It was a bad headline and a bad take on an important issue from a writer at a publication that ought to know better. Last week, M.J. Rosenberg, writing at TPM Cafe, penned a quick post entitled “Question for Paul Krugman: Why Does the DC Metro Suck?” In the space of a few short words, Rosenberg revealed that arguments in favor of increased public transit shouldn’t just be directed at environmentally negligent conservatives. There is a lot of work to be done winning over writers, voters, and leaders on the left as well.
The source of Rosenberg’s anger was a rough two-week period for Metro that affected morning commutes on some of the busiest lines into downtown Washington, D.C. (mine included). He writes:
Thank God for Paul Krugman. Reading his absolutely superb "The Conscience of a Liberal" while making my daily commute between Maryland and Capitol Hill, I almost failed to notice that every single train ride over the last two weeks has been a nightmare.
They have been so bad that I actually managed to read an entire 240+ page book in about five round trips (not bad, considering each trip is supposed to take less than a half hour).
Even with a delay, it’s unlikely Rosenberg could have arrived at his destination much more quickly by car — and had he driven downtown, he could have counted on paying $12 to $15 in parking fees. Were he a regular driver, he’d quickly learn that roadway delays are more common and capricious than delays on the Metro system. Drivers around D.C. never complain about a bad two-week period; every fortnight is terrible.
Had he been stuck in automobile traffic, he would have paid for the privilege of his idling engine to the tune of $3.20 per gallon, and while he might have been able to read his book, such behavior is generally frowned upon by highway patrolmen.
In short, Metro at its worst is still pretty good for commuters.
Every weekday, Metro handles some 725,000 trips in the D.C. area. Close to half of all Washingtonians commute via public transit, along with over a quarter of those in D.C.’s inner suburbs. As a result, transportation emissions per capita are well below the national average. A look at CO2 emissions (PDF) from transportation reveals that a resident of the District of Columbia will emit about a third as much as the average American. This is failure?
Were Rosenberg to abandon Metro, another rider would happily take his place. Nationwide, transit use is at its highest level since the Eisenhower administration, thanks to growing highway congestion and high gas prices. This growth has been reflected in the Washington area. According to a survey conducted by WMATA — the Metro transit agency — ridership has boomed over the last five years, led by increases in the District. Washingtonians took 17 percent more Metro trips this year than they did in 2002. Maryland ridership grew 8 percent in that time, and Virginia’s patronage grew by 4 percent. Clearly, local commuters don’t share Rosenberg’s hatred of the system.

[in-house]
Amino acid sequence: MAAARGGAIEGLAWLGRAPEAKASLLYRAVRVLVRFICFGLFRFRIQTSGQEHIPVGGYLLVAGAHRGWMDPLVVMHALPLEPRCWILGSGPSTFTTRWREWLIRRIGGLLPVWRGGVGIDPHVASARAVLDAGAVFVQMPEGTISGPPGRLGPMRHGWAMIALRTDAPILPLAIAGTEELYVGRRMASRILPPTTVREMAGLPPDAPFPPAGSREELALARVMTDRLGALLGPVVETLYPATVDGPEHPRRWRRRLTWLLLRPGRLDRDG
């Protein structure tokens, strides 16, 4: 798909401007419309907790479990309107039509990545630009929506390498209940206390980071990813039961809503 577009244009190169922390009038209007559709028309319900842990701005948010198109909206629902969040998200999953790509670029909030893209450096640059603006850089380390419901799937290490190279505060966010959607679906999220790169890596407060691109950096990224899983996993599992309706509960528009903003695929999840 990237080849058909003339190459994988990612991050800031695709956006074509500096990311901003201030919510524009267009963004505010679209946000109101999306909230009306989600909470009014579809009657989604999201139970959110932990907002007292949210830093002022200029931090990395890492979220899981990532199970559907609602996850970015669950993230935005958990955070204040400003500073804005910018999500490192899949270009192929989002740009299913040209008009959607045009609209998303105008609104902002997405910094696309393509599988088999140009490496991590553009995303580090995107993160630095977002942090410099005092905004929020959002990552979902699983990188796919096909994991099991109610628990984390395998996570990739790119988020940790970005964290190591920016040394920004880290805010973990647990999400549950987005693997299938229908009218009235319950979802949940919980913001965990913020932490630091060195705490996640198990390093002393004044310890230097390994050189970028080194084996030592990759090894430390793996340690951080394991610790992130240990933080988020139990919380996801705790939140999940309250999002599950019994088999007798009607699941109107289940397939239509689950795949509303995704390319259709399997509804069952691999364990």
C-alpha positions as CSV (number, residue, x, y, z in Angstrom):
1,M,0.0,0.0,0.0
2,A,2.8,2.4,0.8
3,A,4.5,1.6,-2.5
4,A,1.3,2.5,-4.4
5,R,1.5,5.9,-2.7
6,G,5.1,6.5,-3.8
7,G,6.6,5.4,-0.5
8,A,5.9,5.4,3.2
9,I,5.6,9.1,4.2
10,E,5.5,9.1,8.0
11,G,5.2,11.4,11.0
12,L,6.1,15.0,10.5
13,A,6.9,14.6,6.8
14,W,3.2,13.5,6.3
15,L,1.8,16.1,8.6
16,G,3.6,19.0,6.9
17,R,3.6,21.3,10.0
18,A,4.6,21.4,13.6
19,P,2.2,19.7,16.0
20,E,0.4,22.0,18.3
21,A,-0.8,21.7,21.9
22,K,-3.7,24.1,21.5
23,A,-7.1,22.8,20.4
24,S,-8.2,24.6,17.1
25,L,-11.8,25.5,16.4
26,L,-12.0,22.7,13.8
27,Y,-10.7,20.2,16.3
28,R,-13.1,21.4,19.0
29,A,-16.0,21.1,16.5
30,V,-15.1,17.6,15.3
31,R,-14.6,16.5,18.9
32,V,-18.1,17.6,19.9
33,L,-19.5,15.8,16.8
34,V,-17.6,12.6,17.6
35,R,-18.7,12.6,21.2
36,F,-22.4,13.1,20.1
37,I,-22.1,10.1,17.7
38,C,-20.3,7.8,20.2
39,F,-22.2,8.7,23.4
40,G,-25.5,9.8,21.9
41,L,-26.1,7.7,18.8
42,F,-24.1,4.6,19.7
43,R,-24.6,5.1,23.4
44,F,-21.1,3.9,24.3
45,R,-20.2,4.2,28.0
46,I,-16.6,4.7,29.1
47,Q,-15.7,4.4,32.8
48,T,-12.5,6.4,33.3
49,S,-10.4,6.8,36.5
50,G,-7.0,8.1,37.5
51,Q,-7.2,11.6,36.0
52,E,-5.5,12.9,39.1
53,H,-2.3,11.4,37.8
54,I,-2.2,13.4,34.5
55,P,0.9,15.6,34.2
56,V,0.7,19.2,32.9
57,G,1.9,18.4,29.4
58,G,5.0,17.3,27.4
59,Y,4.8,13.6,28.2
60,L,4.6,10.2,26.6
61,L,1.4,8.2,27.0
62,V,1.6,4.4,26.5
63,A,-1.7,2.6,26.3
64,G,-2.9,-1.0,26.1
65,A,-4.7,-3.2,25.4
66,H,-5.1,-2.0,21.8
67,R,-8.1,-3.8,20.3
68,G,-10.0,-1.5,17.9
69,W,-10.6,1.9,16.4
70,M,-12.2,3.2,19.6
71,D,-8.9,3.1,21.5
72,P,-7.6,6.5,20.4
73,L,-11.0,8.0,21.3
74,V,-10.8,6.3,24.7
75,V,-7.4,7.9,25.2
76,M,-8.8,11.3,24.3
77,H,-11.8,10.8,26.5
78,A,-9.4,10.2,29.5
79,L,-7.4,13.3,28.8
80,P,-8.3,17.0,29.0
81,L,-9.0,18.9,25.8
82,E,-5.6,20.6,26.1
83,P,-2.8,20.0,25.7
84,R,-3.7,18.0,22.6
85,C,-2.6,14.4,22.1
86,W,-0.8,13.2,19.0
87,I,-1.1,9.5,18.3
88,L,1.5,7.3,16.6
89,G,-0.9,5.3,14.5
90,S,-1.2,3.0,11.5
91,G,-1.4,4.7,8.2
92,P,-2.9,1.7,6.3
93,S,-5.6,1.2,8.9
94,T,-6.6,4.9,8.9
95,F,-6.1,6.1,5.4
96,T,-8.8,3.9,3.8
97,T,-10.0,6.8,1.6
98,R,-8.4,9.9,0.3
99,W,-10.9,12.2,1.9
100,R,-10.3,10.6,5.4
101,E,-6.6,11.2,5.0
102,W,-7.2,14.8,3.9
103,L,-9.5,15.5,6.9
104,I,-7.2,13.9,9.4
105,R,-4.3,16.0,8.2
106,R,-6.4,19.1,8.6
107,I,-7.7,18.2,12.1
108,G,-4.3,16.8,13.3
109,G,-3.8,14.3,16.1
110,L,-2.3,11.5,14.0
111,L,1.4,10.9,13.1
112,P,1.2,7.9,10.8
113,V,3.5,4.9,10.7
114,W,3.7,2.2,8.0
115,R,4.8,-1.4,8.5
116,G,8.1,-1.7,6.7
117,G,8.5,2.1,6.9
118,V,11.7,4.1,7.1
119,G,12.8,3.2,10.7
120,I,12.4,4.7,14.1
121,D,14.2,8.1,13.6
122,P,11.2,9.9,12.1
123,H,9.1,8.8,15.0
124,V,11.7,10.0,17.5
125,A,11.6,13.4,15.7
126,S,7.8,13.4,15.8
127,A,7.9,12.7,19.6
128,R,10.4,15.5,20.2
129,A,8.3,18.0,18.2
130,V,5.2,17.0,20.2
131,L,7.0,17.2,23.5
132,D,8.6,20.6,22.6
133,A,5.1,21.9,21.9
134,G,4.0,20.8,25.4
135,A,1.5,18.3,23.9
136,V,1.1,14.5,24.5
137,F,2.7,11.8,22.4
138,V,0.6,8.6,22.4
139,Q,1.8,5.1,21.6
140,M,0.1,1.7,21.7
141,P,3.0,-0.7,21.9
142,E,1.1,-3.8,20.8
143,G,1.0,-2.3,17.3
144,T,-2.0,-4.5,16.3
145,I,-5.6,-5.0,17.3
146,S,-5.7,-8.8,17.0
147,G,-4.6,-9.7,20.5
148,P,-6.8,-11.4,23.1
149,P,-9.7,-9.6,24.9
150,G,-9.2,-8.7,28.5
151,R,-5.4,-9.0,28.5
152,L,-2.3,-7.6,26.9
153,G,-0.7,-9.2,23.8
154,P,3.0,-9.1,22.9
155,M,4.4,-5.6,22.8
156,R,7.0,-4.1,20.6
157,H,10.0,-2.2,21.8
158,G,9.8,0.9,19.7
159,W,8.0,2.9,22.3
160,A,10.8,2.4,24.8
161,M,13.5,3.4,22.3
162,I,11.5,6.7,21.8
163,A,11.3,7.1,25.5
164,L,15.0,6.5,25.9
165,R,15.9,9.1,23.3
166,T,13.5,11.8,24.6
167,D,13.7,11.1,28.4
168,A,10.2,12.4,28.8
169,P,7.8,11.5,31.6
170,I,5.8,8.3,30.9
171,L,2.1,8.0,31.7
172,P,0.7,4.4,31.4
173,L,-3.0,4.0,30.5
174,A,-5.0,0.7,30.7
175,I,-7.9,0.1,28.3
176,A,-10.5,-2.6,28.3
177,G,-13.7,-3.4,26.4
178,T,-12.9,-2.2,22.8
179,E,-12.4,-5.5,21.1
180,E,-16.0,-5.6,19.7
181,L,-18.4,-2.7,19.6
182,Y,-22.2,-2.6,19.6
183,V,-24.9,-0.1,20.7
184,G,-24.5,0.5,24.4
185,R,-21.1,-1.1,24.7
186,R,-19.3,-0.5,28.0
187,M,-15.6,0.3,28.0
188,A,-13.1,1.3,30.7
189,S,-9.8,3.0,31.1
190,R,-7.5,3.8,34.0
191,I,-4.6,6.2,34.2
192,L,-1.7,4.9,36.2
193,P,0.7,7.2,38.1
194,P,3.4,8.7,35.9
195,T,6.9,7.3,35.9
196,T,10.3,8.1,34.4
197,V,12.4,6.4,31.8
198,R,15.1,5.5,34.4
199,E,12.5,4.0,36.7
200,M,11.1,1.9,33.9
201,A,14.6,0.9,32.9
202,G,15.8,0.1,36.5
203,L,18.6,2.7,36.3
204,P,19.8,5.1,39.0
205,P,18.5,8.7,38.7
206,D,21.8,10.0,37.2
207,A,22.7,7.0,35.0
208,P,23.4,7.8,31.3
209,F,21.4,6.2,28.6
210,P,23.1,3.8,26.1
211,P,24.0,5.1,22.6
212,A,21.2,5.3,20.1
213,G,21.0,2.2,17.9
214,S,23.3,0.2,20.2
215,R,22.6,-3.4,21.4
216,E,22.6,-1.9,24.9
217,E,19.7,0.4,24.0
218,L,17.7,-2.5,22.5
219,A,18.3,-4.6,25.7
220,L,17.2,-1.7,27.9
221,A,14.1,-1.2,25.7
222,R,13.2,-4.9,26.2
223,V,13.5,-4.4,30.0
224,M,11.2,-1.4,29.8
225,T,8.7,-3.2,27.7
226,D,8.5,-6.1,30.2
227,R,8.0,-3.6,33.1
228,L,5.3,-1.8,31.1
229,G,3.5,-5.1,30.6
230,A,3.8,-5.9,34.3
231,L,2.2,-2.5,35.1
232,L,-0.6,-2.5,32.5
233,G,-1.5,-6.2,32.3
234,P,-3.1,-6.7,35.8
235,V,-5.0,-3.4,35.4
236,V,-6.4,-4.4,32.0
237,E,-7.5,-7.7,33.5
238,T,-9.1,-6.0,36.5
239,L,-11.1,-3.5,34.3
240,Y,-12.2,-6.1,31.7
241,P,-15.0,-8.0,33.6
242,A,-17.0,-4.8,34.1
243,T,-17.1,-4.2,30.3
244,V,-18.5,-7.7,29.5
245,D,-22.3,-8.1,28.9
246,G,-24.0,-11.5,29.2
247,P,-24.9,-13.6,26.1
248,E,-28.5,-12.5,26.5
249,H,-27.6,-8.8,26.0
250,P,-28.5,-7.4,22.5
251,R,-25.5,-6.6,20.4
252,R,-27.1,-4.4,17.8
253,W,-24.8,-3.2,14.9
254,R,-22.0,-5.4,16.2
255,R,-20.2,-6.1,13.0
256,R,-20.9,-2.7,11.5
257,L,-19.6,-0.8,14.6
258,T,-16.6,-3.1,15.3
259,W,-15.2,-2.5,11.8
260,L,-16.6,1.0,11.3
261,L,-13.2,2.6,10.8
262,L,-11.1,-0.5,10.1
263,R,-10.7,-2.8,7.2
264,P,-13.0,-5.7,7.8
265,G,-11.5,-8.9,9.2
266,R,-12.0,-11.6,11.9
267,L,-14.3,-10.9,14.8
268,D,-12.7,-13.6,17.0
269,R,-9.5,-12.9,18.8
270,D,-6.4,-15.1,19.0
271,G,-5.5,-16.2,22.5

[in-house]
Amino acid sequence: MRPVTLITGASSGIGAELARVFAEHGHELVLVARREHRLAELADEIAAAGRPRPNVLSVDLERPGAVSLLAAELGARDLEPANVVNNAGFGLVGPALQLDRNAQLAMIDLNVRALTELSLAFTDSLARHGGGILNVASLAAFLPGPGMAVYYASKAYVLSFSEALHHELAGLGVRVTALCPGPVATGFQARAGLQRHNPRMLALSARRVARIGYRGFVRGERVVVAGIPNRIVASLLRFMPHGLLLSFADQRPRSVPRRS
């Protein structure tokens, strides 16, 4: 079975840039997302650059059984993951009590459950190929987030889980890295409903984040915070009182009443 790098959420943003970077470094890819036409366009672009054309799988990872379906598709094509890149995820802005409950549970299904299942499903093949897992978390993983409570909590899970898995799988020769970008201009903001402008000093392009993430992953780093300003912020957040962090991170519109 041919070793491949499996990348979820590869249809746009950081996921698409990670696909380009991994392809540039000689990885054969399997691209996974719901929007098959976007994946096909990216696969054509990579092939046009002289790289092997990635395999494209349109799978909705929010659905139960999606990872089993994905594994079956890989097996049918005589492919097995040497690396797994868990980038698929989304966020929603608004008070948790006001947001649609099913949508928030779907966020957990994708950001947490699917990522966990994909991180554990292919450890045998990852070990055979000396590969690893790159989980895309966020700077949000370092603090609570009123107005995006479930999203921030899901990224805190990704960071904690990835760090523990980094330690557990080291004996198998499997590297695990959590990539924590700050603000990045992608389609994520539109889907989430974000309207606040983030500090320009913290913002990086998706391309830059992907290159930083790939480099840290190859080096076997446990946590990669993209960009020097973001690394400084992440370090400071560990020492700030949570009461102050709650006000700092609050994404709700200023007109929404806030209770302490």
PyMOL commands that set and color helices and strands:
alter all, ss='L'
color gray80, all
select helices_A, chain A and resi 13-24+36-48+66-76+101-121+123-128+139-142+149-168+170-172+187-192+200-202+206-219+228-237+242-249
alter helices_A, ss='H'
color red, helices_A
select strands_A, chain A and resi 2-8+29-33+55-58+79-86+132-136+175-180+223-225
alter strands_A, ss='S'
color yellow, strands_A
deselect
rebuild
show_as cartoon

Their confidence has also led to a regional boom in transit-oriented development. Growth around Metro stations has exploded in the past decade, which in turn has improved the ability of local commuters to get around without driving. A Washington Post story analyzed the WMATA survey mentioned earlier:
During the morning rush, more people are walking, taking a bus or biking to stations than did five years ago. Commuters hopping on a Metrobus or other local bus took 52,572 trips during a typical morning rush this past spring, a 26 percent increase from five years ago.
In Alexandria, almost 50 percent of morning rush-hour commuters took the bus to the rail station. In Arlington and the District, close to 70 percent of morning rush-hour riders walked to the train station.
Biking is also much more popular. Those who bike to a Metrorail station are still a tiny percentage of all riders, but they took 1,150 trips during a typical morning rush this past spring, a 60 percent increase from five years ago.
That’s a peculiar sort of “failure.”
Let’s be honest. Increased ridership has placed a strain on Metro, as it has on public transit systems around the country. Fuel costs and carbon abatement measures, along with congestion, will continue to drive new riders onto mass transit. This can only be seen as a great thing for the economy and the environment, but it heightens the need for more capacity and more funding for public transit. System maintenance, to say nothing of expansion, will become difficult if transit continues to absorb $1 of government spending for every $40 allocated to roads.
That’s why it’s vital for those who care about climate change to recognize what a success transit has been in this country. Even when funded poorly, transit systems have meaningfully reduced congestion and carbon emissions where they exist as transportation options. There are enough hack scientists and columnists out there spinning faulty arguments based on questionable statistics in an effort to undermine support for desperately needed investments in public transportation. We can’t have the good guys on the wrong side, too, missing the benefits of the Great Society success story that carries them to work every day.